DeCoriolis and colleagues have dedicated their lives to improving animal welfare, and they are out to make progress, not to pick fights. DeCoriolis and colleagues begin by emphasizing the many goals and assumptions they share with effective altruists:
We write this essay as allies. Like us, Effective Altruists are especially animated by the immense and multidimensional suffering caused by factory farms. We share a profound concern, not only with reducing suffering, but also with reducing farmed animal suffering in particular. We even share a concern to impact as many animals as possible per dollar, and thus for more than a decade have focused our own advocacy energies on the plight of broiler chickens, especially their genetically induced suffering (anticipating Effective Altruist–funded campaigns that also seek to change broiler genetics).
In many areas, effective altruists dream big. They have acquired and moved billions of dollars towards neglected causes, building world-class institutions and infrastructure more quickly than many observers would have thought possible. In this vein, deCoriolis and colleagues urge effective altruists to dream big in the animal advocacy space. The goal, they emphasize, is at the very least the elimination of factory farming.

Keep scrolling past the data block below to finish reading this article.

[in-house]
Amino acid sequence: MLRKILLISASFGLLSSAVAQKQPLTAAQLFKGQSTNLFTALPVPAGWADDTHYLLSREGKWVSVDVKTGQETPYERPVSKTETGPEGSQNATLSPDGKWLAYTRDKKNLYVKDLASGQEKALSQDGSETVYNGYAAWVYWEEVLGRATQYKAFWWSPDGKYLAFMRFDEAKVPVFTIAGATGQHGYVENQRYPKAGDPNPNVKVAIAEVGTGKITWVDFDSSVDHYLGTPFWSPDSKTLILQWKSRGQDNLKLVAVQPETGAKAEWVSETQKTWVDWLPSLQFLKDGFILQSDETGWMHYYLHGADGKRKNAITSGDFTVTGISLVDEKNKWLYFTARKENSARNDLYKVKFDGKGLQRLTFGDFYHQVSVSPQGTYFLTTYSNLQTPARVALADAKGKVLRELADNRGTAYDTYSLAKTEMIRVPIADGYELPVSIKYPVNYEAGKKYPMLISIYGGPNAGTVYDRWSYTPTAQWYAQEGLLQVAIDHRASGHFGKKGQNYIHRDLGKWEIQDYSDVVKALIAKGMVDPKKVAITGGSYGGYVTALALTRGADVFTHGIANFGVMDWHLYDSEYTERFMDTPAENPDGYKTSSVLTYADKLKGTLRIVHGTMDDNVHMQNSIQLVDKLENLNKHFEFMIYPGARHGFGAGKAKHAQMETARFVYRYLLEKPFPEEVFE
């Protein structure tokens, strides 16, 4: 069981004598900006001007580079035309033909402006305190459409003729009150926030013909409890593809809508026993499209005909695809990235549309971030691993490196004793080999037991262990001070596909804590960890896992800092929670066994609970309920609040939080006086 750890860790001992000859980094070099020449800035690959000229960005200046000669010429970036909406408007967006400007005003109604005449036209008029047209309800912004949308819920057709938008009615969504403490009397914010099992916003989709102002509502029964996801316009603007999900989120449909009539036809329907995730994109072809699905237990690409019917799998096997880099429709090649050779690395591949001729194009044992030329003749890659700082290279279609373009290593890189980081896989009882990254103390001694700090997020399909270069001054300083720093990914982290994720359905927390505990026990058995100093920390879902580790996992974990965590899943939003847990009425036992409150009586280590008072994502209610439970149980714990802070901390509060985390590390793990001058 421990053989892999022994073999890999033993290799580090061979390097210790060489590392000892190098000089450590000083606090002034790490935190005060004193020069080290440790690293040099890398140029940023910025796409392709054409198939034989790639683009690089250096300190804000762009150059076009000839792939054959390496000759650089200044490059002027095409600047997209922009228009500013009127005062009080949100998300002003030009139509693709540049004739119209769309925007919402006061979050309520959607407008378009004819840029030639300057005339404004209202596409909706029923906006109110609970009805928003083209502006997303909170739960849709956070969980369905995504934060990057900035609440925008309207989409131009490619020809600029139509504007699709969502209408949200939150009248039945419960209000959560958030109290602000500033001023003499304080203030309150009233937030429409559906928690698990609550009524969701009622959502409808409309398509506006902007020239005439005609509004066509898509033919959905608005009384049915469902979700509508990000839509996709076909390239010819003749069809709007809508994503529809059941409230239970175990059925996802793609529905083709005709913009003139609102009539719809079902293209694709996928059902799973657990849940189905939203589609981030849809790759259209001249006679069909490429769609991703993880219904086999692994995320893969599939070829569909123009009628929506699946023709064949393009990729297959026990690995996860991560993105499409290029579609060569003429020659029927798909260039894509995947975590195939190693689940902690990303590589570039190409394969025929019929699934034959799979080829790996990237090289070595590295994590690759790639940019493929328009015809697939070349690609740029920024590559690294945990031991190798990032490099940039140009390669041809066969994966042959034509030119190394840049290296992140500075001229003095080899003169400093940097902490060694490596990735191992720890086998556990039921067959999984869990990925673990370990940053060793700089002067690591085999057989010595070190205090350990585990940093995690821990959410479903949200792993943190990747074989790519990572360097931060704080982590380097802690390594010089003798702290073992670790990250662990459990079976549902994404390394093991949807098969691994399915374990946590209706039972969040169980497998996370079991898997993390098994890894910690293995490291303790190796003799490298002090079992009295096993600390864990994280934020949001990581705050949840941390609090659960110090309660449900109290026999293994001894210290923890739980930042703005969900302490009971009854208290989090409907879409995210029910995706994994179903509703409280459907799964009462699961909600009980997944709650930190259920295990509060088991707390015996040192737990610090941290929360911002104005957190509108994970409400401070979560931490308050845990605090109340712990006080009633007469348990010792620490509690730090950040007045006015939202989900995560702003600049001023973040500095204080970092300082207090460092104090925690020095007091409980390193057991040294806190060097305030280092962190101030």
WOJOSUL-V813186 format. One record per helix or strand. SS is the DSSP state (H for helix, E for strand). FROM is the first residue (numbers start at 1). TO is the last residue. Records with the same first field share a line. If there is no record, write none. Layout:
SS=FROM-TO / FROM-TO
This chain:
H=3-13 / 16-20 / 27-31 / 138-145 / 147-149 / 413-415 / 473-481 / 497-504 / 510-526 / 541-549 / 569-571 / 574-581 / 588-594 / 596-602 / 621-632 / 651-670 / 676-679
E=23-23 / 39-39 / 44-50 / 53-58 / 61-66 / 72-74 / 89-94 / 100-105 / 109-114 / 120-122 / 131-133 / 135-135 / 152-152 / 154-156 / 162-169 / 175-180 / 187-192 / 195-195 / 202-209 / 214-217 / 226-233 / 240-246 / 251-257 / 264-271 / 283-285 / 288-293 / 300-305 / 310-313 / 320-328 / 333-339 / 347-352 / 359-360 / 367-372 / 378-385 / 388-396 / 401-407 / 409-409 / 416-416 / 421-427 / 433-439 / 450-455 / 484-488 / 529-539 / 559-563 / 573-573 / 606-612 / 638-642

This is not to say that all efforts should aim at immediate cessation of factory farming. Incremental change is a tried and true way to undermine systems. But deCoriolis and colleagues worry that the way in which effective altruists have pursued incremental changes may have distracted from, or even abandoned the larger goal:
There is nothing wrong with building a campaign around an incremental change so long as one retains—and is accountable to—a larger vision. All large-scale social change has an incremental element. Our fear, however, is that because the immensity of factory farming can make it feel like an impossible problem to confront systemically, Effective Altruist dollars are not taking it on at all. The end of factory farming appears unrealistic and unpragmatic, and so it is abandoned in favor of a focus on a victory that is perceived as possible and measurable. This is both a failure to understand the real long-term vulnerability of factory farming and a failure of moral imagination.